IDENTIFYBUILDING COMMUNITYWhat We CommunicateMarketing is the Management of Perception.Management is not about manipulating the truth, but effectively presentingreality. It is simply the ability to know where you are today, to knowwhere you would like to be in the future, and to make adjustments alongthe way.Perception is how people feel about things.Perception is framed from two major components:(1) what people see and hear about us, and(2) where they are in life.Marketing comes from : (1) knowing how people perceive your organization; (2) having a vision for how you would like them to perceive you withinreality; and (3) making decisive strides and adjustments in your way of doing andcommunicating things to ensure that people ultimately perceive you as ayou desire.
If your audiencecan’t verbalizeyour concept,you’ve failed tocommunicate.
PROCESS IIdentifying CommunicationHow do people perceive us?How would we like people to perceive us?How are we communicating our perception?Elements that can form someone’s perception of our church:The concept of the church in generalThe denominationCurb appealExternal promotionLocationWebsiteWorship styleMinistry styleMinistry focusVocabularySignageDécorAttire of leadership or membersType and number of cars in the lotDoctrineChurch historyPrinted materialsLeadership teamGreetersChildren’s ministryYouth ministryCurrent and Past members
Expectations donot only influenceour responses;they actuallyinfluence what wefeel.
EXPLORESEEKING THE SPIRITHow We CommunicateWe should always focus on whom we are trying to reach and the ways we createtheir perception of us.What are the main components that make up our church’s marketing efforts, themain areas that contribute to how we are perceived.
EXPLORE What could you do to make them feel as if you built the wholeSEEKING THE SPIRIT experience just for them?How Communicate | Discussion Vocabulary – We all develop verbal shortcuts among groups we are involved in. How many times do you use words that non- churchgoers cannot comprehend without proper explanation?Curb Appeal – conveys, without words, a number of things about yourpriorities, social connections, and financial status. Décor – Sets the tone . It might be traditional, contemporary, or worse, historic contemporary. Conservative, traditional, orExternal Promotions – gets the word out by effectively communicating to extravagant …it says volumes about your church culture.your audience. Style and design breeds a coherent sense of self. Printed Materials – All printed materials that are available toWebsite – People will likely review six to twelve websites before making communicate essential details about your church make up youra decision. Internet presence has become the primary way people church’s personality in printed form.evaluate churches. Does it give potential visitors a glimpse of life insideand make visitors comfortable? Attire of Leadership and Members – Visitors will quickly compare how they look against the church members. The leadership of theGreeters, Ushers, and Leadership Team Members – People who stand church is a vivid confirmation of what is valued by theout as official representatives of a church serves as an immediate congregation.indicator for visitors. How a greeter treats them is a huge factor indetermining what their future relationship with the church will be. Who Ministers – The more points of connection people see with theis making the first impression? minister from attire to lifestyle habits, the more they will feel connected.Signage - Would I know where the main entrance is? Could I find therestrooms without asking? Supporting Ministries (Children’s, Youth, Nursery, etc) – What visitors are looking for when they drop their children off is aLogo – What your church logo says to your congregation can be very strong sense their child will be safe and secure and warmly anddifferent than what it says to the outside world. Their frequency and sincerely accepted into the class as an individual. They want toconsistency of use conveys a deeper sense that the church knows itself hear you say the child’s name and see you help the child becomewell. What is the purpose of the logo? part of the group.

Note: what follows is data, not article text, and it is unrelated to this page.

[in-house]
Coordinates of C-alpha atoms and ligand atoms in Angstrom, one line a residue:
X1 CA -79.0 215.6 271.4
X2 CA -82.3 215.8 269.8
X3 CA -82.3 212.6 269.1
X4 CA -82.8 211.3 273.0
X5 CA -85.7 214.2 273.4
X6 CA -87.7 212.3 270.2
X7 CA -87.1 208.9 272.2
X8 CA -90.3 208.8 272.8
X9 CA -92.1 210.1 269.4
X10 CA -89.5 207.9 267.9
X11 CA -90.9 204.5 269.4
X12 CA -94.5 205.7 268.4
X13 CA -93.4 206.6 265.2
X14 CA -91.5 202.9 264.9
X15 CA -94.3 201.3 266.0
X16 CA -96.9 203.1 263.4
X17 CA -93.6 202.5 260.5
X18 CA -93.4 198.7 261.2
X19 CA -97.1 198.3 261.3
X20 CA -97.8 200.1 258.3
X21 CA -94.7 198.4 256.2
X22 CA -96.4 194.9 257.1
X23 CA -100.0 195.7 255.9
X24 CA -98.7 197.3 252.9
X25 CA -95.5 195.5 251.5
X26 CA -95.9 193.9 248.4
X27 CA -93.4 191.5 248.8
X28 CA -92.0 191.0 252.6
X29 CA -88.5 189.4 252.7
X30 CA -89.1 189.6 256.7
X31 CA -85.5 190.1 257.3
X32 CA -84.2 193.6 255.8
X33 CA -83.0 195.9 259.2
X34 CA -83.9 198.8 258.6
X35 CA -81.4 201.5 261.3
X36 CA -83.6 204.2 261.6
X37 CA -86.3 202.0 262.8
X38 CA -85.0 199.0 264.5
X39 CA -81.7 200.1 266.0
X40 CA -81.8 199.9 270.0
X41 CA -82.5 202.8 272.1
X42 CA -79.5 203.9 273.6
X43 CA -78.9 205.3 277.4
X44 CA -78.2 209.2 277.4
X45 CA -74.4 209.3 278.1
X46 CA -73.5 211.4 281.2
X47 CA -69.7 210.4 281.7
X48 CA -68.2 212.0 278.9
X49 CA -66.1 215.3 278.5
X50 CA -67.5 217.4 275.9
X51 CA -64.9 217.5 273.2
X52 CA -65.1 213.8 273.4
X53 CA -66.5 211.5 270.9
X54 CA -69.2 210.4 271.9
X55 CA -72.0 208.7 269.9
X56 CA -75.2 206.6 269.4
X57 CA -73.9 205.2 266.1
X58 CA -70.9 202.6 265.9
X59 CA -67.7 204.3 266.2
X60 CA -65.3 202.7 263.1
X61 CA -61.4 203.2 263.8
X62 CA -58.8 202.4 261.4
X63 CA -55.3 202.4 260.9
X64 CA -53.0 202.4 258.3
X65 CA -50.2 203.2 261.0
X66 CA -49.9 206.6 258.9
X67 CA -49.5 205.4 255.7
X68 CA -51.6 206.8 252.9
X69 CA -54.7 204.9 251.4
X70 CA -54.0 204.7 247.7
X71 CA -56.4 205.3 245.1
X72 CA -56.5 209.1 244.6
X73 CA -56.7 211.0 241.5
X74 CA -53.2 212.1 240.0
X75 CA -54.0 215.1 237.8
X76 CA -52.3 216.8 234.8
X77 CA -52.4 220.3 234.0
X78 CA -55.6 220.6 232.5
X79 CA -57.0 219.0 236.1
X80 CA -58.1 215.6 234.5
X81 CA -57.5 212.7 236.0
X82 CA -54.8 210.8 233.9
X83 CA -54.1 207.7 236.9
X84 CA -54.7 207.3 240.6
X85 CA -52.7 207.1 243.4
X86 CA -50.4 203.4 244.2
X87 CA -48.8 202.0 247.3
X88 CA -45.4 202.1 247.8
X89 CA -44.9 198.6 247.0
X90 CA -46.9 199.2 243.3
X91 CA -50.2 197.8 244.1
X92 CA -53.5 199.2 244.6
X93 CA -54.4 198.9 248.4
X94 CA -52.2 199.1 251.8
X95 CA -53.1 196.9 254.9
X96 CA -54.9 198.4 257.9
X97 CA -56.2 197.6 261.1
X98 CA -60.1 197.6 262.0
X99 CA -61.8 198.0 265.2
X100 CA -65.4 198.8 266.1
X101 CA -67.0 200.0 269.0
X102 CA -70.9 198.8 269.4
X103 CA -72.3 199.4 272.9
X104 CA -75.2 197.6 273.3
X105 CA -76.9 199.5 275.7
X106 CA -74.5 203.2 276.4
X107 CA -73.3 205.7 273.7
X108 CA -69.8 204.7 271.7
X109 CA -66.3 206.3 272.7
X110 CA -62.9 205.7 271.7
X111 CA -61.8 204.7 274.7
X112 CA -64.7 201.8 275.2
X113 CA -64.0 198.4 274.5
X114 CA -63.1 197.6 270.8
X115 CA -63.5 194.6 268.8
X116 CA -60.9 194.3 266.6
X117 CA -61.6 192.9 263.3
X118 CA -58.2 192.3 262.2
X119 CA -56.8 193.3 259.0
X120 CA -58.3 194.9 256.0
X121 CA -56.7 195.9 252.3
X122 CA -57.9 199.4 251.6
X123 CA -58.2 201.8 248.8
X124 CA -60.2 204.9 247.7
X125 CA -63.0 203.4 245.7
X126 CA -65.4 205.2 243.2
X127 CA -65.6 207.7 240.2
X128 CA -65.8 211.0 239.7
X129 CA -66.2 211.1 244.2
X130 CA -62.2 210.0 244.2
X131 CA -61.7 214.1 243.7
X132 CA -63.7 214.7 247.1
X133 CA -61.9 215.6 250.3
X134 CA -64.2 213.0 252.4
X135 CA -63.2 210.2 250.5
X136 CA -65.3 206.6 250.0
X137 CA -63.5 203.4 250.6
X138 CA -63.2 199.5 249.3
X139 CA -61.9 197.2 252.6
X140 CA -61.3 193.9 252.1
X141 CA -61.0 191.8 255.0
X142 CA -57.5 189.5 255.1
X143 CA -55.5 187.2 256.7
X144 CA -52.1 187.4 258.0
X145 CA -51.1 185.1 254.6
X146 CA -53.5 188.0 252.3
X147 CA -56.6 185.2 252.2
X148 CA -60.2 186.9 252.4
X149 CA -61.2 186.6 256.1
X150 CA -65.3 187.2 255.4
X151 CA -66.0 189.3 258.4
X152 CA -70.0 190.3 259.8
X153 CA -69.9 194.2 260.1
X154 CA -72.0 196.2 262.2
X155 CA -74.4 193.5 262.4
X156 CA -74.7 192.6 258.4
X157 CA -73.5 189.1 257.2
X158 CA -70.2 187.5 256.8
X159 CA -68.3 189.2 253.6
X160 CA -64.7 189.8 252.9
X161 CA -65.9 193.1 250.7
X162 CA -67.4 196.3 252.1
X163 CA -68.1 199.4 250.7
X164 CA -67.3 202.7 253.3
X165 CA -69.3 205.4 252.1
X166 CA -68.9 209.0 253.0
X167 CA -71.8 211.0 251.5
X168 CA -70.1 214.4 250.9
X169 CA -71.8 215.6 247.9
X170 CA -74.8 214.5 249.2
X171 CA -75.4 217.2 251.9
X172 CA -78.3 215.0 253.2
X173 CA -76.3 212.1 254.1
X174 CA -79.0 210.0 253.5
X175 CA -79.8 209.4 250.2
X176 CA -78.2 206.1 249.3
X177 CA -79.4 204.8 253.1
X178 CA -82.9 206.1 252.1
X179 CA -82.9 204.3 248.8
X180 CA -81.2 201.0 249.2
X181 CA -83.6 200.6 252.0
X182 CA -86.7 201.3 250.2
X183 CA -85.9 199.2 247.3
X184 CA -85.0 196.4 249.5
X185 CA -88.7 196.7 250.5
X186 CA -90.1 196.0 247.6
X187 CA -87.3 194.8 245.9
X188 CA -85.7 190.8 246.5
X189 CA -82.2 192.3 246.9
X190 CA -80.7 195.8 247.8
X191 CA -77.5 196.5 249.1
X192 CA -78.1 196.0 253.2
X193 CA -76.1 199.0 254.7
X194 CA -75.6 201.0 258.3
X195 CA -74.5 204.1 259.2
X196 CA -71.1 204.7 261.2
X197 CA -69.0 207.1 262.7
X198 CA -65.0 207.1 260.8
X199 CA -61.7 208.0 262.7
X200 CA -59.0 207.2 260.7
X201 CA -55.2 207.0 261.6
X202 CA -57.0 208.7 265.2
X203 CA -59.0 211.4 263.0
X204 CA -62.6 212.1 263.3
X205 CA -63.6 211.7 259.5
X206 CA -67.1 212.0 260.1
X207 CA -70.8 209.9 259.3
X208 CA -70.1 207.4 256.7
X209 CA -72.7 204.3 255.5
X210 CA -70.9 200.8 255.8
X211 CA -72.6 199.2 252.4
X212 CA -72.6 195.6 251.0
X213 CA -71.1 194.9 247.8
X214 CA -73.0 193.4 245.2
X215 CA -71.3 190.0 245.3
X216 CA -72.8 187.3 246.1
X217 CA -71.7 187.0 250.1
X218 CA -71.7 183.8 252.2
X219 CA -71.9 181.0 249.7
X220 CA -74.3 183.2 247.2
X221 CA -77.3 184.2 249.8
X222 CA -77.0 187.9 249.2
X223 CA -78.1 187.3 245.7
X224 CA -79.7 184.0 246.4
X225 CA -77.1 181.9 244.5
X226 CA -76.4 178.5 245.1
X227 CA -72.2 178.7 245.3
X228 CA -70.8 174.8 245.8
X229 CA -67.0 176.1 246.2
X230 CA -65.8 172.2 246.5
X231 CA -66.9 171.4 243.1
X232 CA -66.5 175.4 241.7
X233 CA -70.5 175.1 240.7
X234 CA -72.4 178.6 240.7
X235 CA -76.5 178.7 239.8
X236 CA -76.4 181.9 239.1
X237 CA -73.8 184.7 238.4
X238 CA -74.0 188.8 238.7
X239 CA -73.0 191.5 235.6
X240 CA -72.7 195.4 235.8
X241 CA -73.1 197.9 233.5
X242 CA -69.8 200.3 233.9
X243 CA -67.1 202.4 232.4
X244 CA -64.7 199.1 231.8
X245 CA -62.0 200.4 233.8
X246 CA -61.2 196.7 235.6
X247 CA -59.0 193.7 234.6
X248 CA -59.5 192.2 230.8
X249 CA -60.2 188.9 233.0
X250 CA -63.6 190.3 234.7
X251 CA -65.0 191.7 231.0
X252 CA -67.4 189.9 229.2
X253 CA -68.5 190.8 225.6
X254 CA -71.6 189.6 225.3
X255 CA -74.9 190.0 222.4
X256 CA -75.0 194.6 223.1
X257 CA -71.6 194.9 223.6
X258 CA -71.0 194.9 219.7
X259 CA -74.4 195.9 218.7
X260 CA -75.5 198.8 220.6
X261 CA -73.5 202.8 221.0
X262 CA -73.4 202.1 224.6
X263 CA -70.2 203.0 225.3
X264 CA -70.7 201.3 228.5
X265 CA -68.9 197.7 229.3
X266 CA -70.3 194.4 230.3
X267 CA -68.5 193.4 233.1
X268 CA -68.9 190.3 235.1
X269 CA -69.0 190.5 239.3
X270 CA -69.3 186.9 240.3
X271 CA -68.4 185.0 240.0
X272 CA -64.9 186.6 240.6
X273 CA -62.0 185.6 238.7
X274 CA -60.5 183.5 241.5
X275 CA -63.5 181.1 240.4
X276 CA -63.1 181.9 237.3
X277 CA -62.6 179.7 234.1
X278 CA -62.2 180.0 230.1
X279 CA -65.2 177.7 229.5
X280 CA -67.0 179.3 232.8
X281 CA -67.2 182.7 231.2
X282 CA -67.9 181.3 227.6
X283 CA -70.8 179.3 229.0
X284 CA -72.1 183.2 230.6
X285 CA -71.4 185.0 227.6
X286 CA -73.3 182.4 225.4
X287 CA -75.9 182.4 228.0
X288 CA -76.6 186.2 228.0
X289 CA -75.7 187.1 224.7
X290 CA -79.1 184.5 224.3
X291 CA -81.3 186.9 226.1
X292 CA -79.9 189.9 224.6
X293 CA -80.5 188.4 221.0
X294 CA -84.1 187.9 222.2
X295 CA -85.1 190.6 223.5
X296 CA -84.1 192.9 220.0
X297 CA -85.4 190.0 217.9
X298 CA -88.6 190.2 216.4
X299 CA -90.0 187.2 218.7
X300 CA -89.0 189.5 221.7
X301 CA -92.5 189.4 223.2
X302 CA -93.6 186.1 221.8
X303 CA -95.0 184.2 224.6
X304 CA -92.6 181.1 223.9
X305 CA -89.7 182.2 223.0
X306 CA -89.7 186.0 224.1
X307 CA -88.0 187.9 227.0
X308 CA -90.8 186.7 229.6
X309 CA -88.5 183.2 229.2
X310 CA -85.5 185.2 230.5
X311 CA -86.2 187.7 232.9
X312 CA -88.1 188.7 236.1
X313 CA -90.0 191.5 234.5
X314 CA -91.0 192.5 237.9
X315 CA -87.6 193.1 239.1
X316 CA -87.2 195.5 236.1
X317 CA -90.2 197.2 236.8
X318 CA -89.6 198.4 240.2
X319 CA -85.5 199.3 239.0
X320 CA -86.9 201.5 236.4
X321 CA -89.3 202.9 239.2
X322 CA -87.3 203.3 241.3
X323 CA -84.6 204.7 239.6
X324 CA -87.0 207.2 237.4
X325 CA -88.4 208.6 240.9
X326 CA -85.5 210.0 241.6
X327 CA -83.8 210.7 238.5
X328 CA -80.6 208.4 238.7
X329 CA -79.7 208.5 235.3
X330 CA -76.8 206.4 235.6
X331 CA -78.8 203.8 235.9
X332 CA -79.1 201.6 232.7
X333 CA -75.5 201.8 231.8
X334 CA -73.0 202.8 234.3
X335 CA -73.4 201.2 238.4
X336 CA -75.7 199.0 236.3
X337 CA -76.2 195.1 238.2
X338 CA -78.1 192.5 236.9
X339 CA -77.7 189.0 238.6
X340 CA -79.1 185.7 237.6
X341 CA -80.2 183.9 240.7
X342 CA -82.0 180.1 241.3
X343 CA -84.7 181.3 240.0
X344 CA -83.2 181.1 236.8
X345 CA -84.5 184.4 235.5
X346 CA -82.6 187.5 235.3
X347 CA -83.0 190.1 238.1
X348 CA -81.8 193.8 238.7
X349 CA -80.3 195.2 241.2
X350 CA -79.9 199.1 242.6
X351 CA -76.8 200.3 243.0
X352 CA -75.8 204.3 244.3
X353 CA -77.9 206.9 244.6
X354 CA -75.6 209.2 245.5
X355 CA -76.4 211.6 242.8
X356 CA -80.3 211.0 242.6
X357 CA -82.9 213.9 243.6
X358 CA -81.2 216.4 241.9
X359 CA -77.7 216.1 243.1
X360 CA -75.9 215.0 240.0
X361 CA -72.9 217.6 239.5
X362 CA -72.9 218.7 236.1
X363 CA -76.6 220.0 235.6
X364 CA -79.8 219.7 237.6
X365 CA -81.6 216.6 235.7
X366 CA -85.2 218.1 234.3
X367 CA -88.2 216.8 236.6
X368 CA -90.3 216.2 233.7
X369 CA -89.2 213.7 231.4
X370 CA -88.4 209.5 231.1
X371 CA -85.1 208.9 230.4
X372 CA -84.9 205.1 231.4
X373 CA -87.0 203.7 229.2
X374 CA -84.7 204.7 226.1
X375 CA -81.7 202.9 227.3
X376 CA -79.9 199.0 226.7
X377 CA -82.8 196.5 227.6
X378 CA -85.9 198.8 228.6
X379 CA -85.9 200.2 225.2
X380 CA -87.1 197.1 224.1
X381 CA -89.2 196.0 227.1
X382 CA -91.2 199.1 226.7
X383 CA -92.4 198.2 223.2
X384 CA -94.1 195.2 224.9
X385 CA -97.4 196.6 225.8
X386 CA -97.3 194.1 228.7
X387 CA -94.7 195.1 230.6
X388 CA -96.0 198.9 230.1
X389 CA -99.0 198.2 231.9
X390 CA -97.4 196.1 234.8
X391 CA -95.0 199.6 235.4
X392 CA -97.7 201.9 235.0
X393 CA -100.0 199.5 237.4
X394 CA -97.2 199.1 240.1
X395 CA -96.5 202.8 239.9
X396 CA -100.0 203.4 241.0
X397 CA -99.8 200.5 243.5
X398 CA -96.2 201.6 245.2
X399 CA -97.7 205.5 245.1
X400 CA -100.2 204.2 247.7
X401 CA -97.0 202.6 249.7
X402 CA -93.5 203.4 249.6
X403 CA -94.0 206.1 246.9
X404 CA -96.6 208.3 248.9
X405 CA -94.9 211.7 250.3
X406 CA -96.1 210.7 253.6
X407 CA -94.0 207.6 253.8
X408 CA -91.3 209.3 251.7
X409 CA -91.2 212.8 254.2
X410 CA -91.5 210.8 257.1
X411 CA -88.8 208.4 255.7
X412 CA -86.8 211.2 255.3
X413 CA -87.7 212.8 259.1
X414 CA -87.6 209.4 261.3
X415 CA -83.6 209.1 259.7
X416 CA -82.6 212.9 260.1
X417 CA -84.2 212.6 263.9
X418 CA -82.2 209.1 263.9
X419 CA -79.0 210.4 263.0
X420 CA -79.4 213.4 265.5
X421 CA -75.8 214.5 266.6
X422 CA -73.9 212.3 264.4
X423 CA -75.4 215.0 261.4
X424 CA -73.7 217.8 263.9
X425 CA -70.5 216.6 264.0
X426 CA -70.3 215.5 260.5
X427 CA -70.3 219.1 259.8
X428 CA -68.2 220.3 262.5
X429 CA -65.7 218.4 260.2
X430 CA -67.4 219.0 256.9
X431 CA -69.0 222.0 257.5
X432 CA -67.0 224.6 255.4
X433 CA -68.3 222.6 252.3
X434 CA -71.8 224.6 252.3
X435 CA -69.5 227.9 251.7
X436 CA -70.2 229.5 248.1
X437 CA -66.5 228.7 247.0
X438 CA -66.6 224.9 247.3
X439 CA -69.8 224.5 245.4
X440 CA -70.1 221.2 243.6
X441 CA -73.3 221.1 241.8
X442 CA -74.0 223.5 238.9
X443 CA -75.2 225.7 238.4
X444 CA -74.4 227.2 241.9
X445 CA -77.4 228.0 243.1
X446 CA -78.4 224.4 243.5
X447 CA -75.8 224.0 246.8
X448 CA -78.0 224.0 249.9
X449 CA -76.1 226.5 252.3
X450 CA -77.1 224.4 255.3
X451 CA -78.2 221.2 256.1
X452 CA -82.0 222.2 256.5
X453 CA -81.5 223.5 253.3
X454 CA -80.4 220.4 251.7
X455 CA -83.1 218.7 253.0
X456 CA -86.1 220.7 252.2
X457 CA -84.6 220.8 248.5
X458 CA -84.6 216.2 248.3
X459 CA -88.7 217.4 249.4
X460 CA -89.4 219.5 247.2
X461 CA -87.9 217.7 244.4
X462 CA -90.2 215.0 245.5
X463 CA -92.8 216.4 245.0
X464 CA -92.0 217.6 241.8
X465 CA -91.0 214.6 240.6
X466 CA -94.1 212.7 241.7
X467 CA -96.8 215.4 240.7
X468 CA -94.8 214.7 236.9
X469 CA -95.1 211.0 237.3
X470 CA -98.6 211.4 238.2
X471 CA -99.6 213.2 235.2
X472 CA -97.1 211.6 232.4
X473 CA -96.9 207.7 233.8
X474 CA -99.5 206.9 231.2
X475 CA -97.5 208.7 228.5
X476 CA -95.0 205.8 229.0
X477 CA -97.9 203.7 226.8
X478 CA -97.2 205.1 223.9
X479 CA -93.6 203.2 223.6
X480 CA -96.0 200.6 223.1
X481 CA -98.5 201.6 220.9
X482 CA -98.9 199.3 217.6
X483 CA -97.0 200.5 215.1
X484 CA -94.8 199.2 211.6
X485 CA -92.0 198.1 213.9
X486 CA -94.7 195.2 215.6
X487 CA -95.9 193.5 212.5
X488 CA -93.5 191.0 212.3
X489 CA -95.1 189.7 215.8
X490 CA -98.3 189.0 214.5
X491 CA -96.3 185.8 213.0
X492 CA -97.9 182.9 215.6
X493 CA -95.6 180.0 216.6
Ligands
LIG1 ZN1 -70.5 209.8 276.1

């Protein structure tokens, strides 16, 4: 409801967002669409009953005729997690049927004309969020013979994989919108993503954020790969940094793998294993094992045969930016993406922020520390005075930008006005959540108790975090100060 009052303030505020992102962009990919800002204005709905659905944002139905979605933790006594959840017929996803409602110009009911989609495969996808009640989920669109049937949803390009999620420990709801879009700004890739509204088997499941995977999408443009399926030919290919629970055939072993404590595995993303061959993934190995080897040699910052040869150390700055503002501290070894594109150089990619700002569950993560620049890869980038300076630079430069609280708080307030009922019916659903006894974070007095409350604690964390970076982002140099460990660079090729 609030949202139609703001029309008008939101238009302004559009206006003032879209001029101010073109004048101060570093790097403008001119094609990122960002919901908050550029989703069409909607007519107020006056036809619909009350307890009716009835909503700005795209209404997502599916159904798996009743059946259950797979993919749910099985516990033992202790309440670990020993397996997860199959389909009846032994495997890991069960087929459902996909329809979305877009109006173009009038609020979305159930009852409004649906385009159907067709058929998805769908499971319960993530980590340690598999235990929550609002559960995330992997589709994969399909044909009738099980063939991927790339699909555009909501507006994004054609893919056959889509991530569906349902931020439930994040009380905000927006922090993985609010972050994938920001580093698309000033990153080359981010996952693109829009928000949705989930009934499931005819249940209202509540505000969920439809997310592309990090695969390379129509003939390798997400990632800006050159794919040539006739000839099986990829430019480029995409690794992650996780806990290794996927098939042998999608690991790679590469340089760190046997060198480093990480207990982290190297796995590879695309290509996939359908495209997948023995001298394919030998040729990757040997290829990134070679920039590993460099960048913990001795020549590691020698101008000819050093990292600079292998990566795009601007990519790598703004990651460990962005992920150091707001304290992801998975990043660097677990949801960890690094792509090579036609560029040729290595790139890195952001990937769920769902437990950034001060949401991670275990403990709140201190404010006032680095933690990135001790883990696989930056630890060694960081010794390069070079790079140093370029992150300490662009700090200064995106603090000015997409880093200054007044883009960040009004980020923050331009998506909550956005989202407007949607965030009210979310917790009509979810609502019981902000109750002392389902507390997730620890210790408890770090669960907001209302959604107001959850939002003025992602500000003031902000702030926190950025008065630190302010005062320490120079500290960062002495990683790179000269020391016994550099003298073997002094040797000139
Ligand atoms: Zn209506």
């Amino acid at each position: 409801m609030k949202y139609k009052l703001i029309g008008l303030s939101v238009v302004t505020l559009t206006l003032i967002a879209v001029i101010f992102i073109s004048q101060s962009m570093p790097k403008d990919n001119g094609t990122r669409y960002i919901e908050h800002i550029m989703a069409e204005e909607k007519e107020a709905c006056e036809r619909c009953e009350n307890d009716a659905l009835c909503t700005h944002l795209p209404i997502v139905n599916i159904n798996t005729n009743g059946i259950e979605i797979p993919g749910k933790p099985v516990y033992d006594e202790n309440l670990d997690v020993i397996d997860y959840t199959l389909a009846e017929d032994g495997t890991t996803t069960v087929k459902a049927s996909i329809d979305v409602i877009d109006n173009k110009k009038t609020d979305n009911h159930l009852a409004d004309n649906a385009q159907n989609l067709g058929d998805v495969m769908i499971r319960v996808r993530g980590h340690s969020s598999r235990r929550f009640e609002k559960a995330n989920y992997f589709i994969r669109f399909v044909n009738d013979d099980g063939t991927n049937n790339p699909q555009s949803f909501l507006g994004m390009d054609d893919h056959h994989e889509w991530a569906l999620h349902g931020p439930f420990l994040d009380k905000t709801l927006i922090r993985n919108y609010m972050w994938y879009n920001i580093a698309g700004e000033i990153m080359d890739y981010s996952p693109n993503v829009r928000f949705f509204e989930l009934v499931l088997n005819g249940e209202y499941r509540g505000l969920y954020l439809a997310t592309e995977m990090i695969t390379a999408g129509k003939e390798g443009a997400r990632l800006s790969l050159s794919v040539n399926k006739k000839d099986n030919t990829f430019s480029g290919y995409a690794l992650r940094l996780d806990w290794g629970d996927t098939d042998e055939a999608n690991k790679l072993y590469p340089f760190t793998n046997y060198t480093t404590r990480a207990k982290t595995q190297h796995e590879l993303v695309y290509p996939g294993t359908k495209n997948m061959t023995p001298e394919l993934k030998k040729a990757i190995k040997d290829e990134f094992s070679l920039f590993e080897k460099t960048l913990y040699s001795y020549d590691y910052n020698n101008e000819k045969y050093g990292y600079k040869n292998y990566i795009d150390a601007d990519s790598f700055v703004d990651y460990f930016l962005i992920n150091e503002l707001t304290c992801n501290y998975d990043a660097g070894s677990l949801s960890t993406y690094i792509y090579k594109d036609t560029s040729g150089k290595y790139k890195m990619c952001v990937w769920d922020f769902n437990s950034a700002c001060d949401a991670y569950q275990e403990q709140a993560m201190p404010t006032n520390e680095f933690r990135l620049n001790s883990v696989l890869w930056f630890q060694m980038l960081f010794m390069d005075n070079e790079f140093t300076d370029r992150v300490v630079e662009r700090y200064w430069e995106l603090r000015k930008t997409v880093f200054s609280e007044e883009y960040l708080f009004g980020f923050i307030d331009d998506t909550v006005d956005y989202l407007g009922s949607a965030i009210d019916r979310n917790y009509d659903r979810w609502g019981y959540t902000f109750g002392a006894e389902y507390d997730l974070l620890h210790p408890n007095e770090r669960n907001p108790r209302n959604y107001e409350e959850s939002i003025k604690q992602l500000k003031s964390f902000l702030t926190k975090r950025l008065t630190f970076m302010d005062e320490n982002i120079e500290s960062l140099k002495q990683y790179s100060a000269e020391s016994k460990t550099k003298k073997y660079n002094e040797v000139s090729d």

If people hear youtalk about changeand don’t see it,your credibility isshot.
CONNECTING ANDCOMMUNICATINGConnecting and CommunicationCollect samples of current communication modules.Collect examples of other organization’s communication modules.Add any additional communication modules necessary to complete a fulllist of platforms.Identify any immediate changes that can be made easily.Is everything cohesively branded and does each communication moduleleave an impression on the end-user about what and who the organizationis and what the organization does:
PROCESS IIExploring How We CommunicateWhat can we do to make the experience more valuable for eachvisitor?The concept of the church in generalThe denominationCurb appealExternal promotionLocationWebsiteWorship styleMinistry styleMinistry focusVocabularySignageDécorAttire of leadership or membersType and number of cars in the lotDoctrineChurch historyPrinted materialsLeadership teamGreetersChildren’s ministryYouth ministryCurrent and Past members
Identifying Communication1. How do people perceive your organization?2. How would we like people to perceive this organization?3. How are we communicating our perception?
If your audiencecan’t verbalizeyour concept, Missionyou’ve failed to Mission statements should explain why your organization exists.communicate it. If it has been more than five years, now is probably a good time to review and, if necessary, adjust or even rewrite your mission statement. At the very least, mission statements should address these key questions: What does the organization do? Who does it serve? How does it serve the needs? What values guide the work? Vision A vision statement is sometimes called a picture of your company in the future , reminding you of what you are trying to build – not how you are going to get there. Your vision statement is your inspiration, the framework for all your strategic planning. The vision statement answers the question: Where do we want to go? Unlike the mission statement, a vision statement is for you and the other members of your company, not for your customers or clients.